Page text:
Perry's report then became a focus of a board meeting Jan. 7, Hare wrote. The members voted to accept the finding that some of them had not been properly elected, he told the employees. Those wrongly elected members were then informed the next day they were off the board, Hare said. Six directors were ousted. At least four had voted to fire him in October.

"To be clear," Hare wrote to the employees, "some board members, who were against the proposed personnel action against me, were advised they had never been properly elected to the board. And some board members, who were in favor of the proposed board action against me, were advised that their status was unchanged."

Minutes from the Jan. 7 meeting show that the board accepted a report from Perry's law firm, which Hare said addressed the legality of six members serving on the board. Hare said the vote to accept the report prompted the removal of the six the next day.

"After a board vote on Jan. 7, various members were advised they were not part of the board because of specific legal defects in their election," Hare wrote to The News.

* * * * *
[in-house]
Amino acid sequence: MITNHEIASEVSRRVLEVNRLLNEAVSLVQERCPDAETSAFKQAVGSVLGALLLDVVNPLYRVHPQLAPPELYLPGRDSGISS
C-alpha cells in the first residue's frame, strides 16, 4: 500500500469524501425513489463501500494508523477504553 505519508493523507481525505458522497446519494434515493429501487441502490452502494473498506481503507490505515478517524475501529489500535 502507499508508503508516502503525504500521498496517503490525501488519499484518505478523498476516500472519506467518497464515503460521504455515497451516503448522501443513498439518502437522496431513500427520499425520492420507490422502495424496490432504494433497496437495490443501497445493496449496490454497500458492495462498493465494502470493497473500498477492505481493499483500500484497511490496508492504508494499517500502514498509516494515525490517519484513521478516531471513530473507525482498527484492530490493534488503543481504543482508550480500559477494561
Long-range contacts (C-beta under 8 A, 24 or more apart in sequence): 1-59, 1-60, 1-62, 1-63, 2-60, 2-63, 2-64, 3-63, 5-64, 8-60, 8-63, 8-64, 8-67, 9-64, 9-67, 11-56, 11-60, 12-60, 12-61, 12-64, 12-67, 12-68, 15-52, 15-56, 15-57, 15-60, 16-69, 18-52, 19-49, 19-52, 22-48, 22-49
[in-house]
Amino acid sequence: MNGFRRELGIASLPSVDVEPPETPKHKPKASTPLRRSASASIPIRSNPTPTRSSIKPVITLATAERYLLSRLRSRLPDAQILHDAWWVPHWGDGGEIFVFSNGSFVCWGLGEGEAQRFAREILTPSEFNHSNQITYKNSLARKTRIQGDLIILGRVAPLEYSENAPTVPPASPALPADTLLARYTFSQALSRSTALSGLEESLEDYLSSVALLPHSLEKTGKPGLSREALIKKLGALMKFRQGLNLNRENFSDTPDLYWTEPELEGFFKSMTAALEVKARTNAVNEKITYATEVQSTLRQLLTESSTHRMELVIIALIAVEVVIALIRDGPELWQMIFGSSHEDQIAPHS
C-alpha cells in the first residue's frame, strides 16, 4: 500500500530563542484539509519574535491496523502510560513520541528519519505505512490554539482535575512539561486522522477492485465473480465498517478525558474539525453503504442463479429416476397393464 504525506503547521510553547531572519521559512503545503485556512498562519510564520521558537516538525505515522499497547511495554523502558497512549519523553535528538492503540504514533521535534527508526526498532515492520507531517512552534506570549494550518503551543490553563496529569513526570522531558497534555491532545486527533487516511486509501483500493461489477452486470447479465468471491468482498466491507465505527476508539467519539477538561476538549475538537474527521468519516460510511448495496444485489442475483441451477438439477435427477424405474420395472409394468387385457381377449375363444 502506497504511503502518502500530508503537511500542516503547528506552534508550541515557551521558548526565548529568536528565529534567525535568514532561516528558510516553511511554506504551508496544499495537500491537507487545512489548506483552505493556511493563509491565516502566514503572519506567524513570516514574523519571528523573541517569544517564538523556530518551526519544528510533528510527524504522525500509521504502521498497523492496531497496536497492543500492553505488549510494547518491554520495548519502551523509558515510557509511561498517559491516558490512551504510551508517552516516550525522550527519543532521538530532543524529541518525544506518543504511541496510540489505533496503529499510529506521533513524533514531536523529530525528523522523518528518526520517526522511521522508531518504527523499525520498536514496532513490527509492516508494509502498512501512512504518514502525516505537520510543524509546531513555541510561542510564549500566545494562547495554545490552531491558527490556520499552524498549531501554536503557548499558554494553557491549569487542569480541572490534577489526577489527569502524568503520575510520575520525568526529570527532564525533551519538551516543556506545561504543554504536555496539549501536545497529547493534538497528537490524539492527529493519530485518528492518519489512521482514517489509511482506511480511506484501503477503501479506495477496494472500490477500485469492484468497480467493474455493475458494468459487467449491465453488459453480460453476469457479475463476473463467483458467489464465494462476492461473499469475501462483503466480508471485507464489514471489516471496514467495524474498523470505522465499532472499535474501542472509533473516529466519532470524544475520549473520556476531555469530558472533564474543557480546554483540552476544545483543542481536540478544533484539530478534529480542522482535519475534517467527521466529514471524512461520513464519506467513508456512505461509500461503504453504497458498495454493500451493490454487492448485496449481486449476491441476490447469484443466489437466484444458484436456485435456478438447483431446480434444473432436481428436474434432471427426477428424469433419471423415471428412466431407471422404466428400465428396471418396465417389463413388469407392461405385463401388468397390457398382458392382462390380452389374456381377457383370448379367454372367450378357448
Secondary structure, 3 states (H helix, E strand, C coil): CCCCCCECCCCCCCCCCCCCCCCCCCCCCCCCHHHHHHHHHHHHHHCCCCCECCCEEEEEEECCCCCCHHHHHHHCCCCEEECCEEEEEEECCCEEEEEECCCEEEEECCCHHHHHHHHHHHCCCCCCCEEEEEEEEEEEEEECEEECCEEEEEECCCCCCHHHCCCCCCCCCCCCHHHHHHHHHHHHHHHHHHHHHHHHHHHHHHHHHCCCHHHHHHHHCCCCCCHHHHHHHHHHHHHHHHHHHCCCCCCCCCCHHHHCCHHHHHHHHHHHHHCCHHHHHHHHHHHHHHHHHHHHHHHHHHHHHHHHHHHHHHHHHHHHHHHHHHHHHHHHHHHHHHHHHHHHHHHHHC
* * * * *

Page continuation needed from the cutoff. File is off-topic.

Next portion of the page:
Shank, the ousted board treasurer, said she attended the Jan. 7 meeting. She acknowledged the board voted to accept the report on the six members' appointments. Shank said there was no discussion at the meeting about the contents of the report or that it would prompt the removal of board members. She said she and others objected to voting that night because they had not read the report, which was not available at the meeting.

City Court Judge Craig D. Hannah, the current board president, did not respond to a request for comment.

In letters dated Jan. 8, Perry informed certain members they were off the board. He told them there had been a problem with their election and they were "not a member of the CAO board of directors."

• Hare says the mayor does not control CAO. Hare sought to correct another notion, that the mayor has influenced CAO events. The mayor back in October did ask that directors reconsider their move to fire Hare and was rebuffed, two former directors have said. Brown and Hare have been friends for years, said a former CAO director and Common Council president, George K. Arthur.

Still, Hare wanted his employees to know he is his own man.

"Mayor Brown does not control the CAO, me, or our board," he wrote. "In fact, the city funds two programs at approximately $55,000 a year to the CAO, which operates a $51 million budget."